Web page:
Big news in the engine department. Mike Tomaszewski of TA Performance has informed me that he is looking into making a set of heads to fit the Rover engine. This came about due to the inquiries of one of our Australian friends, who asked Mike if he could make a product to compete with Wildcat or Wilpower. It turns out of course that TA's existing high performance aluminum head for the Buick V6 is easily converted back into a V8 head by the simple expedient of combining parts of two existing V6 molds, resulting in a Rover head that has every feature of TA's formidable V6 heads. Naturally this head would also fit the 215 provided the valves would clear the bore, but more importantly, it would fit the 300 and the mighty 340! Remember also that the 340 is only a .050" overbore from being a 350, so a lightweight 350 with tremendous performance potential is well within reach. Even more interesting, by the simple expedient of using a 340 cam, intake and exhaust, these heads will bolt right up to the Buick 350 block! (some of the cam bearings will need to be sleeved to fit the block) Buick 350's are both plentiful and cheap, as well as being a bit lighter than either the 300 or 340.

How's that for some news you can use? The release date hasn't been set, in fact Mike is still considering the idea. But once the decision has been made the road to sales should be a short one.

Jim



BlownMGB-V8
Jim Blackwood
9406 Gunpowder Rd., Florence, KY 41042
(5802 posts)

Registered:
10/23/2007 12:59PM

Main British Car:
1971 MGB Blown,Injected,Intercooled Buick 340/AA80E/JagIRS

authors avatar
Re: 340 upgrade
Posted by: BlownMGB-V8
Date: March 06, 2008 03:25PM

I will be continuing on with my plan to use the '64 300 heads. Dale has those heads and is working on them now, so probably he will send them along with the engine for the Roadmaster when that comes back next month.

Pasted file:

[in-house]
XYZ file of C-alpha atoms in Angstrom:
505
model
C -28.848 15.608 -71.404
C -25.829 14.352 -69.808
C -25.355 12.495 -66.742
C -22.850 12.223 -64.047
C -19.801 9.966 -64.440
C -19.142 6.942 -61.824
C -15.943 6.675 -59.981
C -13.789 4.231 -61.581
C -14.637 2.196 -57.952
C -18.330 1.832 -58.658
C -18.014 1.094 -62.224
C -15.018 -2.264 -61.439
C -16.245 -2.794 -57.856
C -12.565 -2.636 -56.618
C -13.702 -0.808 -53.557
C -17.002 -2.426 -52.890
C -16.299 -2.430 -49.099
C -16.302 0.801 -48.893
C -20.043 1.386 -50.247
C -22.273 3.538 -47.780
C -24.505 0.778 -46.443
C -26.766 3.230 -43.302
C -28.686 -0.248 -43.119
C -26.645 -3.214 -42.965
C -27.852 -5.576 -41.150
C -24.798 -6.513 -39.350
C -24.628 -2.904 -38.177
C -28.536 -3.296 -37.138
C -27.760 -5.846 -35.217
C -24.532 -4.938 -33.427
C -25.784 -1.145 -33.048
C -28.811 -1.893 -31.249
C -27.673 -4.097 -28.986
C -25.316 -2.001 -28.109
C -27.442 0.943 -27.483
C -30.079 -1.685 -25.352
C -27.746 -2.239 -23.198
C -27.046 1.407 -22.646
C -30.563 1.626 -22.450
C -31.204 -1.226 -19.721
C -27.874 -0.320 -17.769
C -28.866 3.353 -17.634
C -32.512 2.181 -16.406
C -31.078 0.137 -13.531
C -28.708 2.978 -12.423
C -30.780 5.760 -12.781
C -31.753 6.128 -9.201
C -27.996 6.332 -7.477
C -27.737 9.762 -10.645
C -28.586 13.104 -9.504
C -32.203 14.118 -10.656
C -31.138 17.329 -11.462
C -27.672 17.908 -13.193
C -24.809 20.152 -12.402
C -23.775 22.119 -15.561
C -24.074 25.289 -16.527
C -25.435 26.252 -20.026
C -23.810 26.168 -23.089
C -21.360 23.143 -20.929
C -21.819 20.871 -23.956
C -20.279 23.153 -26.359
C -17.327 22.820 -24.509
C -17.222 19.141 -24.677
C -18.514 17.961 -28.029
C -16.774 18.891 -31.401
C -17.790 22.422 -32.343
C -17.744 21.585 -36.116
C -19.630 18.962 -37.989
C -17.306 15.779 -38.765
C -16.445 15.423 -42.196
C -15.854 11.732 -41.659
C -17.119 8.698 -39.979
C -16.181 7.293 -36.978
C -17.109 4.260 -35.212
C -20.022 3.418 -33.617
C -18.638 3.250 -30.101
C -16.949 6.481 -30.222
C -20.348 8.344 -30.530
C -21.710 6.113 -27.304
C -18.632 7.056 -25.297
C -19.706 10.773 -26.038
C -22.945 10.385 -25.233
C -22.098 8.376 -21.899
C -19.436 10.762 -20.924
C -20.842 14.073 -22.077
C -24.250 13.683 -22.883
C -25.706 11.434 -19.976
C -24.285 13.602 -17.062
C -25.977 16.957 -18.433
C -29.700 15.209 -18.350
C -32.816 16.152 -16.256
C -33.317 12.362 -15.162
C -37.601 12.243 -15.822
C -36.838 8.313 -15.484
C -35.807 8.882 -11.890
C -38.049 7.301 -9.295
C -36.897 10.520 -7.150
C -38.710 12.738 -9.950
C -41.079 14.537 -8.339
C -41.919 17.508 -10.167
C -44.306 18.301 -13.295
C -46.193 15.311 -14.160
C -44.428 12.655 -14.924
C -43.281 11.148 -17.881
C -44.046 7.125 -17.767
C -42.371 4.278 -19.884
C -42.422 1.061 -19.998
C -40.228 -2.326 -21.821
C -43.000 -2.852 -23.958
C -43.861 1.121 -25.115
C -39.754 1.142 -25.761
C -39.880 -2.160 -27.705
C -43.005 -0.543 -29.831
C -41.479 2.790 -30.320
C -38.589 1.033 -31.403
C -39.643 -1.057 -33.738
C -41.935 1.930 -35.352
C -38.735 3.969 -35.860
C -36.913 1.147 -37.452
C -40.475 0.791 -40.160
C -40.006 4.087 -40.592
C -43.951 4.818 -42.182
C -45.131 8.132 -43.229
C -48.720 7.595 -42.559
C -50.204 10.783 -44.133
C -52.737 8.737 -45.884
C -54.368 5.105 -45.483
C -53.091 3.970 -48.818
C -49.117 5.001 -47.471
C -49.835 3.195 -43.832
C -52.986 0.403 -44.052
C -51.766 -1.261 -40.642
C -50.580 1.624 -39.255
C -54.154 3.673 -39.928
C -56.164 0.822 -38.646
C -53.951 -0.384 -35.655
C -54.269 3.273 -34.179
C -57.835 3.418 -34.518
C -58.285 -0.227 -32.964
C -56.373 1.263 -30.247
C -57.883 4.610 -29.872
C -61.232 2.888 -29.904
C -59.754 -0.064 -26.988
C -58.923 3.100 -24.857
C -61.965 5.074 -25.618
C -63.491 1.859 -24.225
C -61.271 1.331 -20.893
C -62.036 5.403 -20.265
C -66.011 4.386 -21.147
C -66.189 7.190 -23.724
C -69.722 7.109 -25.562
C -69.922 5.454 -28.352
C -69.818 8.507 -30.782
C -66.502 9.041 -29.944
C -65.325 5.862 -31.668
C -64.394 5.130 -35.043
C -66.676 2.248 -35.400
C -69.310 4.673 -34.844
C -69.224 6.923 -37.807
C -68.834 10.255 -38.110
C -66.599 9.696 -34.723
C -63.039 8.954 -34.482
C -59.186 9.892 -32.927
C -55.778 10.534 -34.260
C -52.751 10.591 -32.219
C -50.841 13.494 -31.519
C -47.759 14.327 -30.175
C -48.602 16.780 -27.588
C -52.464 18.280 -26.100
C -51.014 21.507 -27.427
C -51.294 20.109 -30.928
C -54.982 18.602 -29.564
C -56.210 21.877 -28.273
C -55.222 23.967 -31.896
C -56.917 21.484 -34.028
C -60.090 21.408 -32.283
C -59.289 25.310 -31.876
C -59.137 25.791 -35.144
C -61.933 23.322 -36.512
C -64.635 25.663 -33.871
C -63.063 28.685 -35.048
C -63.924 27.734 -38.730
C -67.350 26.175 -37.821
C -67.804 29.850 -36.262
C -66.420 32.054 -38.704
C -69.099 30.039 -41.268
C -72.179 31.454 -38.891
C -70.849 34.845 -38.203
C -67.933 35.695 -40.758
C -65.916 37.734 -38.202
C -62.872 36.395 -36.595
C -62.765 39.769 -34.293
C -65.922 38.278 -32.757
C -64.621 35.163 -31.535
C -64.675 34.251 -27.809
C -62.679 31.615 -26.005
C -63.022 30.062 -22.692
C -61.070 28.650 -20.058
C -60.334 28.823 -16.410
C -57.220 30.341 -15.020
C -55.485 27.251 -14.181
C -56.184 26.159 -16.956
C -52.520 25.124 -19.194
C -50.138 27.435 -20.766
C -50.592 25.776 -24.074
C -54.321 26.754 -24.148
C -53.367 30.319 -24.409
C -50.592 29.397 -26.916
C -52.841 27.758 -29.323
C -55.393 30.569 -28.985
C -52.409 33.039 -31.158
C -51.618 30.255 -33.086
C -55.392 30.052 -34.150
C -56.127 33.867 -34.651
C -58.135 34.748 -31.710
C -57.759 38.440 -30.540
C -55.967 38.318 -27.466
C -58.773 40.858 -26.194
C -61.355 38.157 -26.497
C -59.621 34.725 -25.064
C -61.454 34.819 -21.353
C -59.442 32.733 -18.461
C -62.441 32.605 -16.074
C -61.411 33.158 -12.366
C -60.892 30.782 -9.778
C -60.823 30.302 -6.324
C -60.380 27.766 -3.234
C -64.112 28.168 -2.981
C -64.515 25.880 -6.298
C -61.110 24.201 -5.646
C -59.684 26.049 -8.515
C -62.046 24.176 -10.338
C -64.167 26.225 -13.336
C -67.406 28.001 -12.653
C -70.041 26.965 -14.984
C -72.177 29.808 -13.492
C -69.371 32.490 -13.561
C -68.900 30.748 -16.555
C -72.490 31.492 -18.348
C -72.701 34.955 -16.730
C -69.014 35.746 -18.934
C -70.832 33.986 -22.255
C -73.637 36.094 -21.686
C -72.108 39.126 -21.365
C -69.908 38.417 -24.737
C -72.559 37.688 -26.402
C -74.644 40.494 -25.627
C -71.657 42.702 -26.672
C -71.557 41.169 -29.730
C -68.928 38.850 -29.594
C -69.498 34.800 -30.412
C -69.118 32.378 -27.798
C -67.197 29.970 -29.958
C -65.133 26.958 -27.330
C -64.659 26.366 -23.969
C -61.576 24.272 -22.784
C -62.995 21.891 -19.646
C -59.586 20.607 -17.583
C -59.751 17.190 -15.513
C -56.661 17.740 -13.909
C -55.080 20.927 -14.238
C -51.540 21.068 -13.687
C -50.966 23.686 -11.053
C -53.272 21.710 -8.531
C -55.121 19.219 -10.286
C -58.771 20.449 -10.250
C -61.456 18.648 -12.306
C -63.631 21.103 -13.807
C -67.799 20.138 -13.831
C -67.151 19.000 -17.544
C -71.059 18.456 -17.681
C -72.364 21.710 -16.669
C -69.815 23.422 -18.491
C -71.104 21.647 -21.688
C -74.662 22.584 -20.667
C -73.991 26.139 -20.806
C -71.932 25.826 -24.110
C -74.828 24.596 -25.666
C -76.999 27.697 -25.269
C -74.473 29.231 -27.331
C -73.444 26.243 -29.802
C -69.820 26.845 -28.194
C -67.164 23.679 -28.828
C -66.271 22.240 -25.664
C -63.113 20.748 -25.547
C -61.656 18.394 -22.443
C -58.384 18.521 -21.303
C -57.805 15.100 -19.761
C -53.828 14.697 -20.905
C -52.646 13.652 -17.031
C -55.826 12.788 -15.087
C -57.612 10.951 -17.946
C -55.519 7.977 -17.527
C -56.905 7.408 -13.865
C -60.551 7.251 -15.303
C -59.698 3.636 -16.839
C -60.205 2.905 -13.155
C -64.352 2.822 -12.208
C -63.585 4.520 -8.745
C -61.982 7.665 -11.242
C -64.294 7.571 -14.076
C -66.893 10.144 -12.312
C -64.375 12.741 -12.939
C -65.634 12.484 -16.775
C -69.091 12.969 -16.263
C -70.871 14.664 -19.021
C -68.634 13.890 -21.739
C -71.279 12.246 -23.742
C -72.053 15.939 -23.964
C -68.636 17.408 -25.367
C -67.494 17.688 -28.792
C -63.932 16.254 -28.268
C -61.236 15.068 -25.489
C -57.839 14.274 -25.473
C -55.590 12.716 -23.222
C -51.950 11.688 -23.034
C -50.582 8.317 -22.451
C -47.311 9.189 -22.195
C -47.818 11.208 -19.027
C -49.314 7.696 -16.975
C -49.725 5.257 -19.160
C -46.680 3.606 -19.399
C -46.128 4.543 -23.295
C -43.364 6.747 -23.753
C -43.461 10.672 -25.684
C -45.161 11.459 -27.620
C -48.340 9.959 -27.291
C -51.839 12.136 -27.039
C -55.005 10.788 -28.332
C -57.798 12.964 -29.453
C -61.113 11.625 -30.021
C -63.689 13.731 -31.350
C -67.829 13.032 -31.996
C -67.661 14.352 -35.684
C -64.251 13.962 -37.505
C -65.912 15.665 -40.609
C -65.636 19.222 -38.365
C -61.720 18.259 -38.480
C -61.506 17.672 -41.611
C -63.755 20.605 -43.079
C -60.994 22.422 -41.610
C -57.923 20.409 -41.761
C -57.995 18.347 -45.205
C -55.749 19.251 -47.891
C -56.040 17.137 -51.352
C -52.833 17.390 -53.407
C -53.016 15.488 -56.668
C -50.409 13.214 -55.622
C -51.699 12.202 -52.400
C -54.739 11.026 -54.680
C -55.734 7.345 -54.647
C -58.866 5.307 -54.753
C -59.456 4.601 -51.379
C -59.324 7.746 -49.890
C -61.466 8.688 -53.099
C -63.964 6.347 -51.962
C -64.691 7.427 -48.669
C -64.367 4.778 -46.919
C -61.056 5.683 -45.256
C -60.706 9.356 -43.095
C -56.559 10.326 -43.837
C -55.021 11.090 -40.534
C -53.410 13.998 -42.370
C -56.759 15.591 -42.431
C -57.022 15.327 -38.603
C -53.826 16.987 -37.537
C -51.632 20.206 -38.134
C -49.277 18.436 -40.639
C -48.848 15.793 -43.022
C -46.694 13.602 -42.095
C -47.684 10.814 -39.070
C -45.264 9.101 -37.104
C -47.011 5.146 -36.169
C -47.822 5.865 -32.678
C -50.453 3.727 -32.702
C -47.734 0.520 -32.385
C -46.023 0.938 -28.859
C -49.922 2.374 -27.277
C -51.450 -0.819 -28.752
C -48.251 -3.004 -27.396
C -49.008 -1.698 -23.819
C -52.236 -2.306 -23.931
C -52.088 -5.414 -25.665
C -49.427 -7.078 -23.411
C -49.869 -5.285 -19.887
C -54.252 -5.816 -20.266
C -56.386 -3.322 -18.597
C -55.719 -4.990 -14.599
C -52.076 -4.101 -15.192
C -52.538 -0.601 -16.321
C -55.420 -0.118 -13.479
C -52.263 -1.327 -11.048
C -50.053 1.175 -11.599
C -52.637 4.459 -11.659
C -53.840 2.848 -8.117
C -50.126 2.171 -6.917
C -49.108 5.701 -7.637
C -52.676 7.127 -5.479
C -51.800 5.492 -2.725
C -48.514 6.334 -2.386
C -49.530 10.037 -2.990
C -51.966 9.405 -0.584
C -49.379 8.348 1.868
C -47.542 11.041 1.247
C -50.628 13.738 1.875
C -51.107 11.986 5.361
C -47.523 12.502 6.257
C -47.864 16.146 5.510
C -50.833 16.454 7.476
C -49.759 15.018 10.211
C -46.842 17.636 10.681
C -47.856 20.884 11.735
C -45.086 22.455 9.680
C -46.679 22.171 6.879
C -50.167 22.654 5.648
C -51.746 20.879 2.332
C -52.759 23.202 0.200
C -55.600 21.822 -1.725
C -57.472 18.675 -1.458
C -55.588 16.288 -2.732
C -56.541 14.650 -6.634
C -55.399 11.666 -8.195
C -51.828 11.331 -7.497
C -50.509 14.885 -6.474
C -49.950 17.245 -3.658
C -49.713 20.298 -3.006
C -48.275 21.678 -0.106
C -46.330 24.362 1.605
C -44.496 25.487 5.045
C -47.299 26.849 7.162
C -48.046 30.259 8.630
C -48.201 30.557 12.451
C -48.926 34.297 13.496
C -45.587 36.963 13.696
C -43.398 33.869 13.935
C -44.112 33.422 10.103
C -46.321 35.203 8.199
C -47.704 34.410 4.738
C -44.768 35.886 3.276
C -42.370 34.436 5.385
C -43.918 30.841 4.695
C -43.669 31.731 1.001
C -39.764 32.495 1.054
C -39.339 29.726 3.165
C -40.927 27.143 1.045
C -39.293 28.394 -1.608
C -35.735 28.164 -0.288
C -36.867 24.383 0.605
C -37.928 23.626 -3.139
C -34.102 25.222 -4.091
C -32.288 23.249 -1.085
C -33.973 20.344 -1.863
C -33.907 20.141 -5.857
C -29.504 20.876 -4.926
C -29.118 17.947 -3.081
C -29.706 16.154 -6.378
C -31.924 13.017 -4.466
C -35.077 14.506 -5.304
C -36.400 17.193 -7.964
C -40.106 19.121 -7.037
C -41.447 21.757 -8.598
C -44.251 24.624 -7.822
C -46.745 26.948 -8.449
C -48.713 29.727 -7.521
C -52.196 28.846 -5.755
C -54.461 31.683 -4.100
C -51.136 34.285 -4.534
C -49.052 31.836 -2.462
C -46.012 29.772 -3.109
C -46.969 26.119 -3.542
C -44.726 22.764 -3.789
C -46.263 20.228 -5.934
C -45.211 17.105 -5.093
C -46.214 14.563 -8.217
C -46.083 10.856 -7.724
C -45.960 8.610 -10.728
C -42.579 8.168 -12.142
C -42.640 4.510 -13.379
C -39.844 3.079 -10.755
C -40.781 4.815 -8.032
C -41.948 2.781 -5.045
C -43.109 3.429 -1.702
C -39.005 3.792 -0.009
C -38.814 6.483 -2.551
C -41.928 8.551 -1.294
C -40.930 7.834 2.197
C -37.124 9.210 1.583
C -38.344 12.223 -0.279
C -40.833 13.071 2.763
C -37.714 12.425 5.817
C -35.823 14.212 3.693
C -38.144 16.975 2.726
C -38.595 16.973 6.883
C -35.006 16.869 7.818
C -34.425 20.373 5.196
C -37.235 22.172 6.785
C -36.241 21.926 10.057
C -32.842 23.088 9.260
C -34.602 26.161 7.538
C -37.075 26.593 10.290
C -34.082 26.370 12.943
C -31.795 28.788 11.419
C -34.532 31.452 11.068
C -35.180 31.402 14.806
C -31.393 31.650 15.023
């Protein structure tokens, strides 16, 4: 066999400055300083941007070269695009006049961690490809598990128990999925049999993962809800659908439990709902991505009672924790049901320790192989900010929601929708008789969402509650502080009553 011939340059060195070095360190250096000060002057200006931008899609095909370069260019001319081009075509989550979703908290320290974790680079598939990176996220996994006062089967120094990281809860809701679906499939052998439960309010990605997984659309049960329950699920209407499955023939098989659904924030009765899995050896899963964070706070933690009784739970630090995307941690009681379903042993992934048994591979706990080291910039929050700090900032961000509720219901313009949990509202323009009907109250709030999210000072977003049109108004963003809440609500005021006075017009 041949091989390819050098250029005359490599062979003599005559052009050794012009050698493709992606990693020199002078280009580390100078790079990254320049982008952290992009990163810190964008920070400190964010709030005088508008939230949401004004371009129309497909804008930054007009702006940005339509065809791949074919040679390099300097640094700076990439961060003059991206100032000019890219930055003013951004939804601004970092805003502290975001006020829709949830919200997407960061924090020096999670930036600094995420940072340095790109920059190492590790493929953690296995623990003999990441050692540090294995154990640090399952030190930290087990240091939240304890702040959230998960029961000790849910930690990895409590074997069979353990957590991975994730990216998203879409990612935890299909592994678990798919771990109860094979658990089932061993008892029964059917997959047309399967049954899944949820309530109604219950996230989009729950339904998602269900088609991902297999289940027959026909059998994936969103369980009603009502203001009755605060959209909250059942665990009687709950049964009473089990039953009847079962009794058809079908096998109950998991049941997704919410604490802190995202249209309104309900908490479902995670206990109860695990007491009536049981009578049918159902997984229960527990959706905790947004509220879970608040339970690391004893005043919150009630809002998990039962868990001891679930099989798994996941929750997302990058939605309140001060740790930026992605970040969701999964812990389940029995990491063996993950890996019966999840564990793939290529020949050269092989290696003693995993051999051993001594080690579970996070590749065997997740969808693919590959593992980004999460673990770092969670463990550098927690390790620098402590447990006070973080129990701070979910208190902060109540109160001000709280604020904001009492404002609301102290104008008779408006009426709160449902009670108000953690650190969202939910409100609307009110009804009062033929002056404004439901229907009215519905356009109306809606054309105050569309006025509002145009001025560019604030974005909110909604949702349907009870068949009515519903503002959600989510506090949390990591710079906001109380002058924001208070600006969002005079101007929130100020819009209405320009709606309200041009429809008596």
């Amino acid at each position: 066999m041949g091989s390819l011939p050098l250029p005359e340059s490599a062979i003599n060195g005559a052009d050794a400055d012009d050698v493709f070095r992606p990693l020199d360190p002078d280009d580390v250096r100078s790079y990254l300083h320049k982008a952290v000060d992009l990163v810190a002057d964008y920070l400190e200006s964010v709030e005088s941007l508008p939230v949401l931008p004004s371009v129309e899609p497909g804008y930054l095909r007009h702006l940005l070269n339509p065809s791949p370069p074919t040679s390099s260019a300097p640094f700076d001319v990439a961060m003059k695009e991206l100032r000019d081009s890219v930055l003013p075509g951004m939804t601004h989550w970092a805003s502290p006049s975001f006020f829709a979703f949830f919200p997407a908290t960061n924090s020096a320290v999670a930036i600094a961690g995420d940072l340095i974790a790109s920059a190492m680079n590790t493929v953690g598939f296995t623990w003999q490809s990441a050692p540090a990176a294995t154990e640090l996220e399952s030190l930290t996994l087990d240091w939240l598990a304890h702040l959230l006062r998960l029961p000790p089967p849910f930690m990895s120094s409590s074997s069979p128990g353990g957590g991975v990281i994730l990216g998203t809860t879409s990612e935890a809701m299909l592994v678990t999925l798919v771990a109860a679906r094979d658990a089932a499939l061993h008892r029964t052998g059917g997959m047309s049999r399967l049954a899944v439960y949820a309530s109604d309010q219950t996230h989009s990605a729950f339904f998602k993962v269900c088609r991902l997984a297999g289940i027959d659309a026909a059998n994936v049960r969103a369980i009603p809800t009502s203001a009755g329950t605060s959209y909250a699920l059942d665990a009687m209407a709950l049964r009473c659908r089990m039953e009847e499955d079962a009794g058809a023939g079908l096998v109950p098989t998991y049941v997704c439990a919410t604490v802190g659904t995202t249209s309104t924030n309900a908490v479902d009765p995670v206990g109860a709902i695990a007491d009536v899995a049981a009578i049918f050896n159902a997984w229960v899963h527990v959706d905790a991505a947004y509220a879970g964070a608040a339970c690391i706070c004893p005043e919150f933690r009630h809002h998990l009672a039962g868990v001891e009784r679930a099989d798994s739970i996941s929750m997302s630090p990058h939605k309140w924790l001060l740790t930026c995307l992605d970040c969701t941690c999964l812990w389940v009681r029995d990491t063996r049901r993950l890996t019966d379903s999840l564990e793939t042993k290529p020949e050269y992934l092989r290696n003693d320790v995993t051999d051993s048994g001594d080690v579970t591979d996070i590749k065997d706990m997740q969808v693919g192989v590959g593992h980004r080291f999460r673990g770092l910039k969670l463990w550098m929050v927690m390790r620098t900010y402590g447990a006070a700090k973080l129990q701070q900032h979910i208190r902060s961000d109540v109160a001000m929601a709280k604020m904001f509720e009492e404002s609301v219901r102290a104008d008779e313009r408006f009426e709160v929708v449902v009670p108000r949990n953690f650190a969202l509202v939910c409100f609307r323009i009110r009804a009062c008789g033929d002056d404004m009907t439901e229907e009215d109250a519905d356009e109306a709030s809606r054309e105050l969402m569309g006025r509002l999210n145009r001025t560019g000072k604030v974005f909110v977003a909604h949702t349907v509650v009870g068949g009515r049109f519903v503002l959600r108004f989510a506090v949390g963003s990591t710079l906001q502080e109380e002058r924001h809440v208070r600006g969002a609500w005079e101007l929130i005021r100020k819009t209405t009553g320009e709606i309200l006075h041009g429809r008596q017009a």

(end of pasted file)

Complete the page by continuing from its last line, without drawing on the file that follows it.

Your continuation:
I got the roadster back down on it's wheels today, new brakes and all. It's still too muddy to get it out and see how the suspension is going to act, as it sits the rear is stiff and high. But I expect it to loosen up and settle after it's been driven. Gives it a rather rakish appearance, not that it needed it. Once we get past the tax returns I'm planning on putting down gravel and the mud will no longer interfere with my driving, which would be real nice on days like today.

I've learned a lot about tires lately, and wheels. Exactly what that'll mean on setting up this car is yet to be determined, but one thing I know, I can go a LOT bigger on the rear tires.

Jim


rficalora
Rob Ficalora
Willis, TX
(2621 posts)

Registered:
10/24/2007 02:46PM

Main British Car:
'76 MGB w/CB front, Sebring rear, early metal dash Ford 302

authors avatar
Re: 340 upgrade
Posted by: rficalora
Date: March 06, 2008 04:49PM

so did you do an IRS or put it back on the ground using your existing axle? What tires did you put on it?


BlownMGB-V8
Jim Blackwood
9406 Gunpowder Rd., Florence, KY 41042
(5802 posts)

Registered:
10/23/2007 12:59PM

Main British Car:
1971 MGB Blown,Injected,Intercooled Buick 340/AA80E/JagIRS